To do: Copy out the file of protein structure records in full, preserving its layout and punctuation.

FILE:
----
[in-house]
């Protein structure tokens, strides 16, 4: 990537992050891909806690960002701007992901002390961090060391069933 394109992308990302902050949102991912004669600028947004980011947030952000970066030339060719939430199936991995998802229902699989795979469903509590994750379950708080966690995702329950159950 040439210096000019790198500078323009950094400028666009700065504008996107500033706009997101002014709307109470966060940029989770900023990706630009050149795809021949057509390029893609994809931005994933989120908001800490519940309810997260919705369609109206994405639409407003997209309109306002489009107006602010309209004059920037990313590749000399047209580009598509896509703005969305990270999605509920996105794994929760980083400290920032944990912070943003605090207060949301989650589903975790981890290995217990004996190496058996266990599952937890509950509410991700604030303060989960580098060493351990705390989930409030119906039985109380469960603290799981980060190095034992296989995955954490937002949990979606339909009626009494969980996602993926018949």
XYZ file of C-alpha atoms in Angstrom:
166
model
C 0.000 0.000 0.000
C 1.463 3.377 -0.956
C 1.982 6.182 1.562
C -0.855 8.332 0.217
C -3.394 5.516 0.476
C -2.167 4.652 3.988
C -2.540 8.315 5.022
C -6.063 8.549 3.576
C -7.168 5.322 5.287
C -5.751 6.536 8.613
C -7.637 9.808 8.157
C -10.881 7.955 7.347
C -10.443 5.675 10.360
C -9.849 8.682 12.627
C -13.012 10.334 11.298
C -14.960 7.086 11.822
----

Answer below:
[in-house]
């Protein structure tokens, strides 16, 4: 990537992050891909806690960002701007992901002390961090060391069933 394109992308990302902050949102991912004669600028947004980011947030952000970066030339060719939430199936991995998802229902699989795979469903509590994750379950708080966690995702329950159950 040439210096000019790198500078323009950094400028666009700065504008996107500033706009997101002014709307109470966060940029989770900023990706630009050149795809021949057509390029893609994809931005994933989120908001800490519940309810997260919705369609109206994405639409407003997209309109306002489009107006602010309209004059920037990313590749000399047209580009598509896509703005969305990270999605509920996105794994929760980083400290920032944990912070943003605090207060949301989650589903975790981890290995217990004996190496058996266990599952937890509950509410991700604030303060989960580098060493351990705390989930409030119906039985109380469960603290799981980060190095034992296989995955954490937002949990979606339909009626009494969980996602993926018949």
XYZ file of C-alpha atoms in Angstrom:
166
model
C 0.000 0.000 0.000
C 1.463 3.377 -0.956
C 1.982 6.182 1.562
C -0.855 8.332 0.217
C -3.394 5.516 0.476
C -2.167 4.652 3.988
C -2.540 8.315 5.022
C -6.063 8.549 3.576
C -7.168 5.322 5.287
C -5.751 6.536 8.613
C -7.637 9.808 8.157
C -10.881 7.955 7.347
C -10.443 5.675 10.360
C -9.849 8.682 12.627
C -13.012 10.334 11.298
C -14.960 7.086 11.822